Working for the Man takes some doing. The workplace can be a political jungle, populated with hazards like vengeful Vice Presidents, ambitious underlings, and fearsome human resources trolls who are just waiting for a chance to eviscerate your career with razor-sharp talons.
Fear not, here’s the prototypical blog list of ten things you (yes, you!) can do to get ahead and impress people at work. Some of them may require effort, some not so much.
#1 – Get Up Early. Up outta that warm bunk and hit the ground running, soldier! The early bird catches the worm, or at least orders up the Starbucks Venti Latte-to-go way earlier than the other office rats. Send emails at 5 a.m. or earlier, get to the office earlier and make sure people see you get there. Not every day, but enough to make it noticeable. Early is for go, late is for show.
#2 – Learn a skill … that’s relevant to the job you do. If you’re don’t know jack about Excel pivot tables, and they could help creating or improving reports for your team, then do it. If you’re a mere structural welder, get trained and certified to weld on pressure vessels. Learn to type lightning fast. If you’re in marketing and don’t know much about social media, why the hell not?
#3 – Learn to speak in public… and do it well. Countless corporate drones can read bullet points off Power Point slides, and gradually stupefy their audience into a coma. Practice your speeches, learn to tell relevant and humorous anecdotes that make a point. If you deliver knowledge and solutions – and not just dry recitations – and make people laugh a little while you’re at it, people will remember you. With any luck, it may just be people who can give you a boost down the road.
#4 – Cook for people. That’s right, get in the kitchen and get your hands all floured up. If you don’t already know how, learn to make a lunchtime dish that is easy, quick and delicious (*). Then, schedule crucial meetings around lunchtime (the classic lunch-and-learn, or even a Brown Bag) and feed your “guests” some home-cooked food. Food is expression of love, and you love your meeting guests so much that you cooked a meal for them, with your own two hands. Or, you could just outsource it to someone who knows how to cook. Then, if you have few scruples, lie about it. Of if you’re Catholic, lie about it and then go to Confession, recite ten Our Fathers and be absolved. In any event, you’re sharing the love, providing a respite from dreary Subway sandwiches or yesterday’s leftovers. It’ll be memorable.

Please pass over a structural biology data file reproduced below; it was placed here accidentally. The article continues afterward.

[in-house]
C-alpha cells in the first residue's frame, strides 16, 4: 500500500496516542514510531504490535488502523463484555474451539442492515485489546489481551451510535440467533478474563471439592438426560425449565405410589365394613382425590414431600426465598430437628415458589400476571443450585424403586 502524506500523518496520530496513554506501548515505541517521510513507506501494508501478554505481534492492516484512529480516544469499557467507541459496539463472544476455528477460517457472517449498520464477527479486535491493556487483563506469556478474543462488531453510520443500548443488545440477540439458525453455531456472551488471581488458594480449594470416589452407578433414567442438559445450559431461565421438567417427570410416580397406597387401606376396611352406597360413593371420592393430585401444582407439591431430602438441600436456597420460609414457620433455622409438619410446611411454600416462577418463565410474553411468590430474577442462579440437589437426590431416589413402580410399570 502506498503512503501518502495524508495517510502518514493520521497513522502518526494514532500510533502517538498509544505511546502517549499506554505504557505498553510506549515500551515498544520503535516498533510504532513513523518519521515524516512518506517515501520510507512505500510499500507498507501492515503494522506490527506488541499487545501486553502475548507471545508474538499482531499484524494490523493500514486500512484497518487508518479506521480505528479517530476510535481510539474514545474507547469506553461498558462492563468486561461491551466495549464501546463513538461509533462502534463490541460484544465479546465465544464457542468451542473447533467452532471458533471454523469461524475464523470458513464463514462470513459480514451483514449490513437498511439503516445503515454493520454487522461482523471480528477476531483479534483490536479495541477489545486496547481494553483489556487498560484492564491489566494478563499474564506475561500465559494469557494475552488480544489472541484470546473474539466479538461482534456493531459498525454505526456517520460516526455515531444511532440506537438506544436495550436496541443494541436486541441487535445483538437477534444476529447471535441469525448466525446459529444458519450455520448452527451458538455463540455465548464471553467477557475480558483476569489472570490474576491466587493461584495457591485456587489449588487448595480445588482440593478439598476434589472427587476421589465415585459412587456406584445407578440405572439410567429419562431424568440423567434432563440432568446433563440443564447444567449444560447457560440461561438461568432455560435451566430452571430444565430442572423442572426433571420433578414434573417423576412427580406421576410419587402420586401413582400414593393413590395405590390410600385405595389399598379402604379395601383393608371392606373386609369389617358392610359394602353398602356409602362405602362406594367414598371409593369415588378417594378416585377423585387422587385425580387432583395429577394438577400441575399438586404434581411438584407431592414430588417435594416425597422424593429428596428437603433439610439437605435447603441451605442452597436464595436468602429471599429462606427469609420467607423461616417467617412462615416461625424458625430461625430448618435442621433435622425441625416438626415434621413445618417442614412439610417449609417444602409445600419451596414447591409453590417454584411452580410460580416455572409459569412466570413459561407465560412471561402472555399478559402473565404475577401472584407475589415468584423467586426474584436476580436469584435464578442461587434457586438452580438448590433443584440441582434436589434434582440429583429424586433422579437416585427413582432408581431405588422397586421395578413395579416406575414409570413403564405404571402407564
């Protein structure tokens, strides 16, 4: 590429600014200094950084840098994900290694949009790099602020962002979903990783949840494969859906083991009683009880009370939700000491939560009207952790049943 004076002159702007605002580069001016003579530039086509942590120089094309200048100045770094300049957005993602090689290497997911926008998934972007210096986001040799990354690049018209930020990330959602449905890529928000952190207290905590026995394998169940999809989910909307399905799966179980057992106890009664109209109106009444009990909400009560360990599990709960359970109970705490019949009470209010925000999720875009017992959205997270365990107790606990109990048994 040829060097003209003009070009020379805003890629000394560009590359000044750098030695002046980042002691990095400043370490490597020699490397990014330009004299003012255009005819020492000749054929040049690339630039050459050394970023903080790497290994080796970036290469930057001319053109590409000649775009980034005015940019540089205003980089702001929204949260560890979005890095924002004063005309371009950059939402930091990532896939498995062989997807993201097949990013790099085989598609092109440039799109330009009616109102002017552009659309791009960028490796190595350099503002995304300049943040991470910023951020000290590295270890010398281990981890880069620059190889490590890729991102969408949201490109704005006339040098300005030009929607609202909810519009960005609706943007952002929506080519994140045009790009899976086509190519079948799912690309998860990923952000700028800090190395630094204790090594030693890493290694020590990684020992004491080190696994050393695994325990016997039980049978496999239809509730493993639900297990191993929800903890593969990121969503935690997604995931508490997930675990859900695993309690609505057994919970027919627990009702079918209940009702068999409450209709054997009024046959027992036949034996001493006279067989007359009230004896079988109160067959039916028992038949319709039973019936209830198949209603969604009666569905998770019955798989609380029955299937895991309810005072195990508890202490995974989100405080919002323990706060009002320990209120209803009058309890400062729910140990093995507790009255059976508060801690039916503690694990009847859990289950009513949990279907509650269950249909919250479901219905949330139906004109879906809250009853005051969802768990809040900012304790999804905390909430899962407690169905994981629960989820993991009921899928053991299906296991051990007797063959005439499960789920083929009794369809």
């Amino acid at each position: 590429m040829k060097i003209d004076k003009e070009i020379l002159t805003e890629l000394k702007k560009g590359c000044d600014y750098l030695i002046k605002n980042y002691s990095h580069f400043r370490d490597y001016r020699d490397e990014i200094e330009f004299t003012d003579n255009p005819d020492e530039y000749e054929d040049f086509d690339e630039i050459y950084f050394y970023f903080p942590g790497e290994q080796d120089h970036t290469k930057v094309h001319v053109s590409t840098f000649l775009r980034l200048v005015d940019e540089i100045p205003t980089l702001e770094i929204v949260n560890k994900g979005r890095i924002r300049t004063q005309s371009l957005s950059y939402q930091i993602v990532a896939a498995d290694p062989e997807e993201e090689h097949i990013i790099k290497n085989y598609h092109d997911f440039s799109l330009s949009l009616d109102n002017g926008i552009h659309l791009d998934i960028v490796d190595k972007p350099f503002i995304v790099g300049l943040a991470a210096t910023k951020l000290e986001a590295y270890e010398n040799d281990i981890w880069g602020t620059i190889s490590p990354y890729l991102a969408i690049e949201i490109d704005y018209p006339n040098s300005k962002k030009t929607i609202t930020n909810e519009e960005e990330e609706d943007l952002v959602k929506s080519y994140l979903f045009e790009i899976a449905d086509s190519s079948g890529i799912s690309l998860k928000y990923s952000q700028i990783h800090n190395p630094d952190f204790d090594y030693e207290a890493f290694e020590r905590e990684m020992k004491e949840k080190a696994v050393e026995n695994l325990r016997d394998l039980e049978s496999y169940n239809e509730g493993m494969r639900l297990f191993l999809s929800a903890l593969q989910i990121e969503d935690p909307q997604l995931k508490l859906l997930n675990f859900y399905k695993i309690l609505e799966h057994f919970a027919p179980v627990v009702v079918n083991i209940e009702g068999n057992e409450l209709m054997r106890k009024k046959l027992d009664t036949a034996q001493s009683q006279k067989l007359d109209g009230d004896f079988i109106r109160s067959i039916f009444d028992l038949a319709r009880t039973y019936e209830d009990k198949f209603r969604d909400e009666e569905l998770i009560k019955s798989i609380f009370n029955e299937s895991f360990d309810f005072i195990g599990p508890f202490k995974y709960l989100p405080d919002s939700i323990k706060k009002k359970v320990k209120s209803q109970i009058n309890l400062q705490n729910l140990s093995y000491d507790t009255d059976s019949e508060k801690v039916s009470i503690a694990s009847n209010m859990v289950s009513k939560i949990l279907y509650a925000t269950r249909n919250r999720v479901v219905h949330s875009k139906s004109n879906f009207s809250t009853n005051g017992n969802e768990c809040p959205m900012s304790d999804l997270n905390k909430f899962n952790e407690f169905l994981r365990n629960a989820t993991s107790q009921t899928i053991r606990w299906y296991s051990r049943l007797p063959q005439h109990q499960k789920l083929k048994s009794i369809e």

#5 – Have good penmanship. What a dying art fine handwriting seems to be. A thank-you note written in elegant flowing script may not impress overmuch, but perhaps just that little bit you need to get remembered.
#6 -Dress Well. Sharp, clean and well-pressed. Men, rid of those old fuzzy pilled-up sweaters, nix the frayed pants cuffs, and ditch the polyester slacks. Learn a modicum of color coordination. Ladies, read some fashion magazines and pick outfits that complement curves. Resist the temptation to show cleavage – it won’t help you. It’s not that hard to dress appropriately, but too many people seemingly do it in the dark.
#7 – Move Fast. Slouching around office hallways with a cuppa Joe won’t impress many people. Stride briskly to and fro, even if it’s 2 p.m. and that Subway sandwich you had for lunch feels like a ten-pound brick. Movement is energy, energy is money.
#8 – Do the little things QUICK. Don’t let the minor things sit and moulder. Even when “little people” who are far beneath you call or email, respond as soon as you can. If it can be handled in less than two or three minutes, do it. They’ll remember.
#9 – Get ripped. This one is mostly for guys. A rippling set of arm muscles is an asset, but it takes some time to build up, and it’s not for everyone (and certainly harder for women). It’s not good form to show off with tight shirts, either. But with the occasional discreet peek at a set of big guns, many will either consciously or subliminally impressed. If anything, it demonstrates motivation and discipline. If these are the only qualities that people associate with you, how is that not positive? Just don’t let it go to your head.
#10 – Keep a diary … or write a journal, or write a personal blog. Whatever. Writing events and details down as they happen helps organize your thoughts, promote new ideas, and even help manage stress. That’s not just me saying it, but any gaggle of psychologists on a simple web search. But here’s what they won’t tell you. The simple act of recording the day’s work events may help you recall an enemy’s misstatement on a particular day, or a colleague’s or boss’s bright idea a few months ago. You may just gain a reputation for having a mind like a steel trap, and improve your penmanship to boot.
That’s it for today. Thanks for dropping in, and please click on the banner below. It’s good for the site.